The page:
Health and Well-being Management Master of science degree

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Overview

A health management master's degree that prepares you for a career in designing and managing health and well-being programs for organizations interested in helping their people lead healthier lives and contribute to the organization's productivity.


Individual and community health, disease prevention, and engaging in healthful habits to promote well-being are at the fore-front of public interest. Well-being is a mosaic of nutrition, physical activity, stress management, and environmental features that are critical for a productive, efficient, and healthy society. Corporations, small businesses, government agencies, and institutions are employing health and well-being professionals to help people lead healthier lives and contribute to corporate, agency, and business productivity.

The MS in health and well-being management prepares you for a career in health and well-being program design, administration, and research and is the perfect choice for those interested in going to medical or dental school or pursing doctoral studies in nutrition, health promotion, exercise science, or public health.

To provide high-quality, population-based health care, the future health care workforce needs a skill set that includes the ability to:

  • apply systems thinking,
  • design interventions,
  • practice dissemination and implementation science,
  • engage with communities, and
  • understand and utilize team dynamics, negotiation, and advocacy skills.

The health and well-being management program offers evidence-informed guidance to develop and apply these skills.

Two Options

The MS in health and well-being management offers two emphasis options, both of which prepare you for a career in health and well-being as well as offer research experiences for those interested in pursuing further doctoral and post-graduate studies.

Content development, implementation, and evaluation focuses on helping students learn how to design and execute health and well-being programs, focusing on development of content and expertise in a particular area of health or wellness, such as exercise, behavior, and nutrition.

Health and well-being program management relates to leading an organization’s health and wellness program or an employee assistance program within corporate setting or in self-employment venues.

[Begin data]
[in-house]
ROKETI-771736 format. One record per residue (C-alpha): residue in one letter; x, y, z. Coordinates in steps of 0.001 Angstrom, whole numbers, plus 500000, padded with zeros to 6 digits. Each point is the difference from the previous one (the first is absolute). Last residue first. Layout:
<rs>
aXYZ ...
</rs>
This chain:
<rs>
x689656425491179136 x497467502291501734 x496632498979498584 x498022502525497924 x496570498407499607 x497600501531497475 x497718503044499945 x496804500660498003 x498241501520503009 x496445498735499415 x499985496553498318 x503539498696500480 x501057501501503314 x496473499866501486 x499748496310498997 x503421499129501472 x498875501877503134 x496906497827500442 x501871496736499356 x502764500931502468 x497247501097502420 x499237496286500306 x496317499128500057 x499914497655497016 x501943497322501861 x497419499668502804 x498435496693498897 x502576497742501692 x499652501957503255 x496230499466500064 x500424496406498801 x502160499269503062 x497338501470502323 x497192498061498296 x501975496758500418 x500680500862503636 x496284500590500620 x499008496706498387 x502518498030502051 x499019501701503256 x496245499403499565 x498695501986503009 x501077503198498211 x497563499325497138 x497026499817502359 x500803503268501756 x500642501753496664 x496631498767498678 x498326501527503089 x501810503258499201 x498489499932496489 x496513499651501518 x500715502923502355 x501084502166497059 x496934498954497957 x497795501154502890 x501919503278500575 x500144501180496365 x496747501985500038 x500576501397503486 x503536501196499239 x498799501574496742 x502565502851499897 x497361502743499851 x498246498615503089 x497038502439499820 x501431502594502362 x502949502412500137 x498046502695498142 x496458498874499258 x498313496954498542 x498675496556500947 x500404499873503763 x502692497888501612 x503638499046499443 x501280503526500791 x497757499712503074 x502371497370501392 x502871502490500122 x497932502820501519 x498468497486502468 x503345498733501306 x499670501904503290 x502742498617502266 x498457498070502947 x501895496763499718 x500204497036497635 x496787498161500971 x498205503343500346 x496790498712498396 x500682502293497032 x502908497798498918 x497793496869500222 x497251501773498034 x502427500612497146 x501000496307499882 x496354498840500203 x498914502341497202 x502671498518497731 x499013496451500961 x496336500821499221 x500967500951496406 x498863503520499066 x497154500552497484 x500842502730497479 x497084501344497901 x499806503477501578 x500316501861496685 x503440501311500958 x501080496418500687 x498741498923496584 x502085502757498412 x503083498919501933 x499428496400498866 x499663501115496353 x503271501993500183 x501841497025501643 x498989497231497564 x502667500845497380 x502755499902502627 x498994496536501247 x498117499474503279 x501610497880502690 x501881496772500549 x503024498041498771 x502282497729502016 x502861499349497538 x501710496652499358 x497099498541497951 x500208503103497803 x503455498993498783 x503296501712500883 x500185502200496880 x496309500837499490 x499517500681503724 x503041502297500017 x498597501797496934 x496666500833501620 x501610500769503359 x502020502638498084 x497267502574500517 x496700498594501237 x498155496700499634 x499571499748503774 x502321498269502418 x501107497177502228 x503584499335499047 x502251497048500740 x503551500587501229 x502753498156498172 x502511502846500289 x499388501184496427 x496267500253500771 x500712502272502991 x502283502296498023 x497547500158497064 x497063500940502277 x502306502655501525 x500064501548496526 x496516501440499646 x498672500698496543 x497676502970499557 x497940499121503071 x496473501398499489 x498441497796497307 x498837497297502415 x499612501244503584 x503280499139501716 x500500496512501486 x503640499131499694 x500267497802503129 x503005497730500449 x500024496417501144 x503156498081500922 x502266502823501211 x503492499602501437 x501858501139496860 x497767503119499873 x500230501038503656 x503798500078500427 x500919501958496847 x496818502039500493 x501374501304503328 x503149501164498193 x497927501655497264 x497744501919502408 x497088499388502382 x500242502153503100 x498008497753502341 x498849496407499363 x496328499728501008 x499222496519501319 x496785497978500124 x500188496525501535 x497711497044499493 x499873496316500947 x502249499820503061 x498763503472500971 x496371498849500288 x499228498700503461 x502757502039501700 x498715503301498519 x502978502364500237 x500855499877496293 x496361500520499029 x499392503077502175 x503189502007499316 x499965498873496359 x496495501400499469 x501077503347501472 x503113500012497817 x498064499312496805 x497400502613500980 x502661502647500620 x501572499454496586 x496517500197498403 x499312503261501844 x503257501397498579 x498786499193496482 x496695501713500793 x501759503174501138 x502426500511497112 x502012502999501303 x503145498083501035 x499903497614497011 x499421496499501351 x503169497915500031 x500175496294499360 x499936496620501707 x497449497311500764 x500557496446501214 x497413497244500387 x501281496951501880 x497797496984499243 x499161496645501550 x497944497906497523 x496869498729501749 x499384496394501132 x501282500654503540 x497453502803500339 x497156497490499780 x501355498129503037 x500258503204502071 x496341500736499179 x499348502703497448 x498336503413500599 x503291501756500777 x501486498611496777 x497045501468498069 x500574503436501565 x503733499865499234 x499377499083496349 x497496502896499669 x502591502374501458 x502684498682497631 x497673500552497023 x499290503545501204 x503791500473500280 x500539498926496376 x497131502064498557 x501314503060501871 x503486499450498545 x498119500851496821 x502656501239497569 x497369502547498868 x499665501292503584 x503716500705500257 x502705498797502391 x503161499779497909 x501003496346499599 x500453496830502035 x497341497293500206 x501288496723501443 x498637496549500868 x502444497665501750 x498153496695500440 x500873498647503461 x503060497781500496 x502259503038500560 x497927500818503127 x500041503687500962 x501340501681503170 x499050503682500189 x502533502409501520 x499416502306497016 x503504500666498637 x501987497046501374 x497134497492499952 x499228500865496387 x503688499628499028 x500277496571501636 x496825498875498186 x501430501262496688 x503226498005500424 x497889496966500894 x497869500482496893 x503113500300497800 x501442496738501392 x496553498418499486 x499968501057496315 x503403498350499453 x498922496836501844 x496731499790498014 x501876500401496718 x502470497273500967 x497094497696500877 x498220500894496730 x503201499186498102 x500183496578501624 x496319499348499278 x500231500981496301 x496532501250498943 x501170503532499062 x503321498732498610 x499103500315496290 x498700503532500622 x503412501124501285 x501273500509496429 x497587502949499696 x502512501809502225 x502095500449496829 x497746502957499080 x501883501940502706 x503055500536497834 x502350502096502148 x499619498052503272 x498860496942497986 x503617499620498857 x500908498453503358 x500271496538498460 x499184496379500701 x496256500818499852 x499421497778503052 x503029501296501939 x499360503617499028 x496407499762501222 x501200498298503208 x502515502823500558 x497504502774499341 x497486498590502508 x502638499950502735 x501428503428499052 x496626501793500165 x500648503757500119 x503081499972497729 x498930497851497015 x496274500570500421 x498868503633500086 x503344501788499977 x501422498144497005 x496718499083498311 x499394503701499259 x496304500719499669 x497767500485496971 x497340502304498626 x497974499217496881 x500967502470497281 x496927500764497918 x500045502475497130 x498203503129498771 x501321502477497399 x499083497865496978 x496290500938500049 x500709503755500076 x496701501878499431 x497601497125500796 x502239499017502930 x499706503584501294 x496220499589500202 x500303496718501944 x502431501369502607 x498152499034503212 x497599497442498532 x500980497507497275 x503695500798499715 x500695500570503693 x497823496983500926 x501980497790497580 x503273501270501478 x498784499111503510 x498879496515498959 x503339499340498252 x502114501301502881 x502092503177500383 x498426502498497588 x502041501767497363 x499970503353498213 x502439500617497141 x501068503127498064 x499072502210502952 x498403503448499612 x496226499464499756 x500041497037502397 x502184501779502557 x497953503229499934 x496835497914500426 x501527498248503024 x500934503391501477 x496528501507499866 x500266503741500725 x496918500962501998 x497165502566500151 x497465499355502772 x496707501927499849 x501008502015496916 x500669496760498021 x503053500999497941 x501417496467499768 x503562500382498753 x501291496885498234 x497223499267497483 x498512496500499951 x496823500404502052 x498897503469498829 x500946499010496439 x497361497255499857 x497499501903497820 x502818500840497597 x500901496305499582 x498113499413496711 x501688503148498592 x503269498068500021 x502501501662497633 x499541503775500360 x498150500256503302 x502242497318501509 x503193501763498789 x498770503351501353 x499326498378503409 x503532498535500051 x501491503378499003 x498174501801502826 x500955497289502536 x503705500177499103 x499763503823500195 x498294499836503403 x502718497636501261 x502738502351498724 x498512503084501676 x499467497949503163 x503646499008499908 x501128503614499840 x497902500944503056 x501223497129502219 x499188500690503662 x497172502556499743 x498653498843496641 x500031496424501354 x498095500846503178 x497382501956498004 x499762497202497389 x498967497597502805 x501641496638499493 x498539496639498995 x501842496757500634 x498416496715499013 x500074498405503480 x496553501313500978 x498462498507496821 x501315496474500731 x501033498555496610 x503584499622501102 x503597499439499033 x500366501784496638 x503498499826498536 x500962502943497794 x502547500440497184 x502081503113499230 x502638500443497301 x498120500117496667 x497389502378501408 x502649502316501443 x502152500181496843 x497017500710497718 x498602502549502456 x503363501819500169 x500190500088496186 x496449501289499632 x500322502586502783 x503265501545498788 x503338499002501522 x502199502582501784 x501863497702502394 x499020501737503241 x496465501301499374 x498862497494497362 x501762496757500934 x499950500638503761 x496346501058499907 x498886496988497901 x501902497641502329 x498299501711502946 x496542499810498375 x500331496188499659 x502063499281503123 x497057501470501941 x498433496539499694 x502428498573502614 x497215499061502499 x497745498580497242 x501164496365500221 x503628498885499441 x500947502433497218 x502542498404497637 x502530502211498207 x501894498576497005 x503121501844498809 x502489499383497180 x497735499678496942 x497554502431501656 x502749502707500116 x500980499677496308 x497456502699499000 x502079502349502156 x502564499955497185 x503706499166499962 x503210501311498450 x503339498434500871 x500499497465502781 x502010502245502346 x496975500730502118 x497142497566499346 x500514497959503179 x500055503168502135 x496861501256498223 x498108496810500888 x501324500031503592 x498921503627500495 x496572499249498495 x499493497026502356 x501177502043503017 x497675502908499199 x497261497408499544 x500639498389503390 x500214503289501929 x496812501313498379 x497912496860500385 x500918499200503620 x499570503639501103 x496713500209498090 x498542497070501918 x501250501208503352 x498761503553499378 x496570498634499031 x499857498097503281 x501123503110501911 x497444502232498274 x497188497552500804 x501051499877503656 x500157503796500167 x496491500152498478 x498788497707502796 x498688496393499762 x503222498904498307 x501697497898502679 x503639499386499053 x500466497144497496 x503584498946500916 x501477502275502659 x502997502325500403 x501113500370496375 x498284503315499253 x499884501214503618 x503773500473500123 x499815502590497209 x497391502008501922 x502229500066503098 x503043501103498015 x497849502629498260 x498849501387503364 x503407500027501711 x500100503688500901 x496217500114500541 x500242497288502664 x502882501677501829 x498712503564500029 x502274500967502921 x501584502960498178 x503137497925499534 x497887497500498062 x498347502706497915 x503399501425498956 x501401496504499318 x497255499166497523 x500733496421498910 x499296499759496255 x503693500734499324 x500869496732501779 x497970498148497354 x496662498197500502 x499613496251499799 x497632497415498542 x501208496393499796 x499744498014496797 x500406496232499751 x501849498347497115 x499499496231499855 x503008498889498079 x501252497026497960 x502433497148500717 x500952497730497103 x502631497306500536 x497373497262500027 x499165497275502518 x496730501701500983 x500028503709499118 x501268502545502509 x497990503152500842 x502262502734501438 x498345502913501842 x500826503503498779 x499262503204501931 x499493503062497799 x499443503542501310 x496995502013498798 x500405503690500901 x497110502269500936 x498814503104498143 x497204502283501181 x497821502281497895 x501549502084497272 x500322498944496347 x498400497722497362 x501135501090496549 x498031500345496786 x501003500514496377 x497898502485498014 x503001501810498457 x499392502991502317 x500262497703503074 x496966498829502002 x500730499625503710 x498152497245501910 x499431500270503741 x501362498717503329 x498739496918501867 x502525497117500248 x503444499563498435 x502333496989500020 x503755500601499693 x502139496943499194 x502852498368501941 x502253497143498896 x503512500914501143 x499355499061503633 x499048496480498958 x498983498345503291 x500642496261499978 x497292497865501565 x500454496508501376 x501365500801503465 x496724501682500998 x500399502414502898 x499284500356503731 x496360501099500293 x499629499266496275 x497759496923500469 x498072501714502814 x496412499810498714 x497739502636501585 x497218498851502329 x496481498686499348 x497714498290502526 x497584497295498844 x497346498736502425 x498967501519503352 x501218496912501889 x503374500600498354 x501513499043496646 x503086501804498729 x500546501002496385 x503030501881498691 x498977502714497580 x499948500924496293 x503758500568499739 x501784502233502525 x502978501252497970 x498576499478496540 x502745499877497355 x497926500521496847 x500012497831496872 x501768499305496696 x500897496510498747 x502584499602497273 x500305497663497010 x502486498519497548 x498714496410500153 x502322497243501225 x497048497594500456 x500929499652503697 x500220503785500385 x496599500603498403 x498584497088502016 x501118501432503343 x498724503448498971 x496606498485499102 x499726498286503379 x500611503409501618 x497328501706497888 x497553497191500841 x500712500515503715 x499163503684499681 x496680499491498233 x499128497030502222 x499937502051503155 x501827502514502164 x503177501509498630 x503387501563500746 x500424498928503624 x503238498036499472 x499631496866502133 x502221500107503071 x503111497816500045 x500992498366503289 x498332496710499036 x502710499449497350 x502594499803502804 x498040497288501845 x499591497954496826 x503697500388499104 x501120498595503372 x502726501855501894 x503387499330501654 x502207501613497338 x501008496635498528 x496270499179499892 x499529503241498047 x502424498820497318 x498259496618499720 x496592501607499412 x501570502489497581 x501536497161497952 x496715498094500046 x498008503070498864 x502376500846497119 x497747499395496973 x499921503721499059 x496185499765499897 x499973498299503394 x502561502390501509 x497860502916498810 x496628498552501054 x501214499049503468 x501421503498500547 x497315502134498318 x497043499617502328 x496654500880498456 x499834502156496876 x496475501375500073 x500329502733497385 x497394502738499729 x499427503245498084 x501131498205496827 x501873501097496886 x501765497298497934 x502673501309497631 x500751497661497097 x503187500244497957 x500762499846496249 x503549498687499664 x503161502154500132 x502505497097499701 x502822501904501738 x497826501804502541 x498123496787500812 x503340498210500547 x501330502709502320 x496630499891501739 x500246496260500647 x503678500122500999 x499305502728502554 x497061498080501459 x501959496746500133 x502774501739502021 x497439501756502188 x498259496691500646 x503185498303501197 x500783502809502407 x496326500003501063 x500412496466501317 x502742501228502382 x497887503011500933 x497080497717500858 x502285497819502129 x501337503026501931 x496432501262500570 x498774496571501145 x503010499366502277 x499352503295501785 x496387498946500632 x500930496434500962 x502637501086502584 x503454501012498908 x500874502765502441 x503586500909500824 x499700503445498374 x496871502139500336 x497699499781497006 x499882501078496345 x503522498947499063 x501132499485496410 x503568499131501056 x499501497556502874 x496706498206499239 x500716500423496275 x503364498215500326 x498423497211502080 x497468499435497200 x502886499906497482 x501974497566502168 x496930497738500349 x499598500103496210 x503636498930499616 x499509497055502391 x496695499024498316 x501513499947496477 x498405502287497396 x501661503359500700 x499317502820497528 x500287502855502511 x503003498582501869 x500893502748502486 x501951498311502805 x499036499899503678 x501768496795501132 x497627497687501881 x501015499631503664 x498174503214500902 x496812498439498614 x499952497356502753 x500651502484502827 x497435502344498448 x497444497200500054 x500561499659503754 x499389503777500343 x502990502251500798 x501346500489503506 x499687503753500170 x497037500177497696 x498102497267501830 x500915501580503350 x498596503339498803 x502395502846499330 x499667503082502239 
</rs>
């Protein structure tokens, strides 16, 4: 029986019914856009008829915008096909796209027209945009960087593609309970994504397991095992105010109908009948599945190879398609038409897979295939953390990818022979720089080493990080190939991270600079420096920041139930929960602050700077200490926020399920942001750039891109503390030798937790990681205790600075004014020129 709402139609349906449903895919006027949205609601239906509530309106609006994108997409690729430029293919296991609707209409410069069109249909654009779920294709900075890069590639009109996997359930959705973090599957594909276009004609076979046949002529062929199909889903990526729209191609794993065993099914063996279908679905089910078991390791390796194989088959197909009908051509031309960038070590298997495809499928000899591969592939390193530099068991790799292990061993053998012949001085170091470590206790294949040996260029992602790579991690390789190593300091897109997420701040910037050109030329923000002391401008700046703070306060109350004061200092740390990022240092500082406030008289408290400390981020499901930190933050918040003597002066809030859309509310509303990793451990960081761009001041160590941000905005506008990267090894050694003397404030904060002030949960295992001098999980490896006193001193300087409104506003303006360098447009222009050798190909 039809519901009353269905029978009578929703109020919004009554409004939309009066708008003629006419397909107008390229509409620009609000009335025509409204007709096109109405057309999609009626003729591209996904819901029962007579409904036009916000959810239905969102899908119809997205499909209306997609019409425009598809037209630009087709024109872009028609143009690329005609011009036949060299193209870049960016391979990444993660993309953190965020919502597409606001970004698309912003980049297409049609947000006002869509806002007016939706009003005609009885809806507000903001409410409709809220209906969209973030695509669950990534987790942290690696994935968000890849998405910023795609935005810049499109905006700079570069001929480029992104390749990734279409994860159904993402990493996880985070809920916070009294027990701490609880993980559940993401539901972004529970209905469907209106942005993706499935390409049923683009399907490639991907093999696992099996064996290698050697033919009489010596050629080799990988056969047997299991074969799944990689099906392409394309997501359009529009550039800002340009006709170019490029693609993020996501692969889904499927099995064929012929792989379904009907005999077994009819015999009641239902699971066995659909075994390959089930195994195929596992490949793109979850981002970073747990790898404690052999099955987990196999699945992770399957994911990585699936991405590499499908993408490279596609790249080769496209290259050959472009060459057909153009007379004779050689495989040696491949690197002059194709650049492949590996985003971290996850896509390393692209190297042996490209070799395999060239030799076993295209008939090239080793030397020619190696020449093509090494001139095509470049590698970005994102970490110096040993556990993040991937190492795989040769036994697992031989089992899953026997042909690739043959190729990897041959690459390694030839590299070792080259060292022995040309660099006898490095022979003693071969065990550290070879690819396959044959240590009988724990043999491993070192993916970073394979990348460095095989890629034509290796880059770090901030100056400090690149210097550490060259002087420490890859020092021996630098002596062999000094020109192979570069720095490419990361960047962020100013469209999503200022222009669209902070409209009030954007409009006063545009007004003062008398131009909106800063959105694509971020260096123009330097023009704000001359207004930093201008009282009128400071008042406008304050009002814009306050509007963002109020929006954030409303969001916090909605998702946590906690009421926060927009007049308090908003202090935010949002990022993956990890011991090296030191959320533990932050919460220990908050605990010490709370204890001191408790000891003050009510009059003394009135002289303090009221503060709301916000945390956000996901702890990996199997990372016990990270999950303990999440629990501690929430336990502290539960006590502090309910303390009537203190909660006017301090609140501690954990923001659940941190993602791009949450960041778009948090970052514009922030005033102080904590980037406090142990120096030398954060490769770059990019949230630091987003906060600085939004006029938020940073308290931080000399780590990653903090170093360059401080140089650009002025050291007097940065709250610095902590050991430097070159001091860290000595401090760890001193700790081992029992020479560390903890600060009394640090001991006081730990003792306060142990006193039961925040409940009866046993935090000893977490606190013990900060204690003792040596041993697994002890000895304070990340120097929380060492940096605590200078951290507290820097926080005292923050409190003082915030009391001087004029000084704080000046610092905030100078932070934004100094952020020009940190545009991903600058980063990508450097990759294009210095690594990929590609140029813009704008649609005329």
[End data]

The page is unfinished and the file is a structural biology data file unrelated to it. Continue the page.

Educational outcomes

  1. Demonstrate skills in the design, delivery, and evaluation of individual and group interventions/programs that are consistent with evidence based social and behavioral theories.

    You will learn health education and program evaluation concepts, examine evidence and research-based content and apply learning behavior theory constructs to health and well-being activities.
     
  2. Demonstrate the ability to assist with health, physical, nutrition, behavioral screenings or policy analysis to plan and manage a safe and effective health promotion program for both healthy and health-impaired individuals.

    You will acquire a knowledge base in nutrition, physical activity, and health law including screening and assessment and utilize this knowledge in health and well-being dissemination or implementation science activities.
     
  3. Develop skills and experience necessary to promote program services to appropriate community recipients including the ability to categorize subsets of the worksite/organization population and identify appropriate intervention strategies for each subset.

    You will be able to describe and conduct needs assessments and apply findings appropriately. Also, you will demonstrate the acquisition of marketing concepts to a health and well-being problem.
     
  4. Apply the requisite skills to plan and conduct inquiries into problems and outcomes used to develop and manage health and well-being activities, programs and campaigns.

    You will apply behavior change theory concepts and research and evaluation criteria to examine, critique, and assess health and well-being programs and activities.
     
  5. Collaborate with multiple disciplines to promote and administer health related research, activities, and policy at the organizational, community, state, and federal level.

    You will develop verbal and written communication strategies and skills and apply them to tasks involving collaboration, interpretation, and critical thinking for health and well-being activities. Also, be well versed in health and well-being policy development and strategic application at multiple levels of governments and organizations.
     
  6. Design and execute a comprehensive project or research-based inquiry relevant to the health promotion industry.

    You will integrate your learning in a research, inquiry, or review project on a topic pertinent to designing, planning, implementing, evaluating, managing, or marketing health and well-being.

Career outcomes

The health and well-being management program prepares graduates for careers that provide services to enhance employee health and consequent workforce productivity, including:

  • Administrator or manager of a health and well-being program/initiative for government, industry, or organizational entities.
  • Health and well-being educator/communicator, instructional program designer, developer, or implementer.
  • Preparation for future medical and dental education, doctoral training in fields related to nutrition, health promotion, exercise science, and public health.

Program Brochure

Download our program brochure for more information.